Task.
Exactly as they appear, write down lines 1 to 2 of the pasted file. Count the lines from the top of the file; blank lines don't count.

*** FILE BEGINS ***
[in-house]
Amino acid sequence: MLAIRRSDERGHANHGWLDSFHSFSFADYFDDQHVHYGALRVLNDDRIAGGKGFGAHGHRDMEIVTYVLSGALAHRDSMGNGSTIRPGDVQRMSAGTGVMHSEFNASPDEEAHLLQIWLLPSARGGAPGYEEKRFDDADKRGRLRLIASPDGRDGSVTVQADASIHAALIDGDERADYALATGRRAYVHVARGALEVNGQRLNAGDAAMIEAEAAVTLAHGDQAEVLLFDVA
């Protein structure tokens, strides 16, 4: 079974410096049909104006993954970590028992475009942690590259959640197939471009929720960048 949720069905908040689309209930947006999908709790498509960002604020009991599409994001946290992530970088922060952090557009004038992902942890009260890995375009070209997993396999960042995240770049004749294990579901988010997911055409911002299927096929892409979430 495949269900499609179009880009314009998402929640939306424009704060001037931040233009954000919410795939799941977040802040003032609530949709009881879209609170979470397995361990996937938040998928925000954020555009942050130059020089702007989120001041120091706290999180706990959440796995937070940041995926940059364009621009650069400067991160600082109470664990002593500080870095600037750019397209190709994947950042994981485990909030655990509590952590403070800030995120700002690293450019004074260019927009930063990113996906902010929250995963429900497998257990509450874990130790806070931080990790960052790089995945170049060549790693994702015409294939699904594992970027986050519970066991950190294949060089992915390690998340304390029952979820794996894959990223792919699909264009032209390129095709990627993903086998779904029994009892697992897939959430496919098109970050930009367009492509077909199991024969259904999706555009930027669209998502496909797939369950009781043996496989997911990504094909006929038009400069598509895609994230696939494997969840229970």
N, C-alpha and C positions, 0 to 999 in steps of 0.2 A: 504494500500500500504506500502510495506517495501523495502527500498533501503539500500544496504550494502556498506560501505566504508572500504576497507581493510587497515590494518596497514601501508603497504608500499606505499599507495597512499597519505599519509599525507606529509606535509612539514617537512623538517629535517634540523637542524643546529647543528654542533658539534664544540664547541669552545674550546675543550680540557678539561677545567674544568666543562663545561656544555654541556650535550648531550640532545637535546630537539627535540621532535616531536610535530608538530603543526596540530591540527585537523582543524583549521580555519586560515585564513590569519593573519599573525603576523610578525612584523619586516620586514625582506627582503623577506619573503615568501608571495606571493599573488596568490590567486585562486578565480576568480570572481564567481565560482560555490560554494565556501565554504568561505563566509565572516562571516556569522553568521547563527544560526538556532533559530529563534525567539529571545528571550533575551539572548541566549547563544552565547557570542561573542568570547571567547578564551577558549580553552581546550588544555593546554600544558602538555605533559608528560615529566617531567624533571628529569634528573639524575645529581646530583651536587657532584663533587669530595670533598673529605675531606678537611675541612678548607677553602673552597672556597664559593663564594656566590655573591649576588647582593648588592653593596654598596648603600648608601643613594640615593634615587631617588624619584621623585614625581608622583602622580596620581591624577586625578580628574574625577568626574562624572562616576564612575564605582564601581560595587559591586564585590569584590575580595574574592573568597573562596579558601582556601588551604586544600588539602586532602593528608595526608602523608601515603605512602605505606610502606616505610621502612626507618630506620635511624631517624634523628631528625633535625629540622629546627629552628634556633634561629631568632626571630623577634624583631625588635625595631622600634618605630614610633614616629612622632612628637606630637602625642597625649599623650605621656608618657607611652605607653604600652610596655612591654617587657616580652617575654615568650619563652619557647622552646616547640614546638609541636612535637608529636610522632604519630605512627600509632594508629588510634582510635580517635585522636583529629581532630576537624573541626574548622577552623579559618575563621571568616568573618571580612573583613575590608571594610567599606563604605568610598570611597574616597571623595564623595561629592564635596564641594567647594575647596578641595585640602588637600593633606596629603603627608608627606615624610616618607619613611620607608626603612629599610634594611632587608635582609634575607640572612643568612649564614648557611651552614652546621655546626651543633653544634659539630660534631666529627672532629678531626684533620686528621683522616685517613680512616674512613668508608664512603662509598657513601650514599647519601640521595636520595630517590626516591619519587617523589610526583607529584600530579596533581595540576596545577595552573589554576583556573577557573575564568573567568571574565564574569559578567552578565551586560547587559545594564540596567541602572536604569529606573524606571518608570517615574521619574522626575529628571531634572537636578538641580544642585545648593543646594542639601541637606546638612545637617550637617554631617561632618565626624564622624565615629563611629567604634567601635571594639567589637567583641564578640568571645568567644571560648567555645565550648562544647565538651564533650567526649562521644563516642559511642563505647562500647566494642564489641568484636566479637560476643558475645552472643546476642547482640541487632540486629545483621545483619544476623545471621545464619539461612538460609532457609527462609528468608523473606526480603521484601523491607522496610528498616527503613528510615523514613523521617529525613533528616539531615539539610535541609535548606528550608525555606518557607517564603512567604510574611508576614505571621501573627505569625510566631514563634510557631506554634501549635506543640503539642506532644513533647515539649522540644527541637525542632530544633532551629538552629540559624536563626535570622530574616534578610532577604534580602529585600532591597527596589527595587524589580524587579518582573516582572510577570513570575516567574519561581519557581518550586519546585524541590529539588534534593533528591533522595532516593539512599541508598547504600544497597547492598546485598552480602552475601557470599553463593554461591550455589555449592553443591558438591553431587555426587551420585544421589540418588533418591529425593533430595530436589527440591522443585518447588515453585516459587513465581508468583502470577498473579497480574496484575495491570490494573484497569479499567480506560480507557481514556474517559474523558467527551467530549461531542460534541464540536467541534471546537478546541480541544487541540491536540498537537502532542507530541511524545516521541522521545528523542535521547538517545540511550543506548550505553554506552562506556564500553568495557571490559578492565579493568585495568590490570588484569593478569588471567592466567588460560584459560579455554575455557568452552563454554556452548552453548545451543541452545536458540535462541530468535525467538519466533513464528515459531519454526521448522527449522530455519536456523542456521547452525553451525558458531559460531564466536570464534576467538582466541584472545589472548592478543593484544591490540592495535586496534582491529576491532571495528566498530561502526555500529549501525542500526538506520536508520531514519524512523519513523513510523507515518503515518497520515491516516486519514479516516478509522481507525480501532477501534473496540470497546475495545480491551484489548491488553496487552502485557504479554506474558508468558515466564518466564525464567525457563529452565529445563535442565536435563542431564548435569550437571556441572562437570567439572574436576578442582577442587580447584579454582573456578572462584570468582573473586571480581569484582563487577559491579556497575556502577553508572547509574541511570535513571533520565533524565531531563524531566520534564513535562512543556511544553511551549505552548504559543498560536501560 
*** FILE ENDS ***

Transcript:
[in-house]
Amino acid sequence: MLAIRRSDERGHANHGWLDSFHSFSFADYFDDQHVHYGALRVLNDDRIAGGKGFGAHGHRDMEIVTYVLSGALAHRDSMGNGSTIRPGDVQRMSAGTGVMHSEFNASPDEEAHLLQIWLLPSARGGAPGYEEKRFDDADKRGRLRLIASPDGRDGSVTVQADASIHAALIDGDERADYALATGRRAYVHVARGALEVNGQRLNAGDAAMIEAEAAVTLAHGDQAEVLLFDVA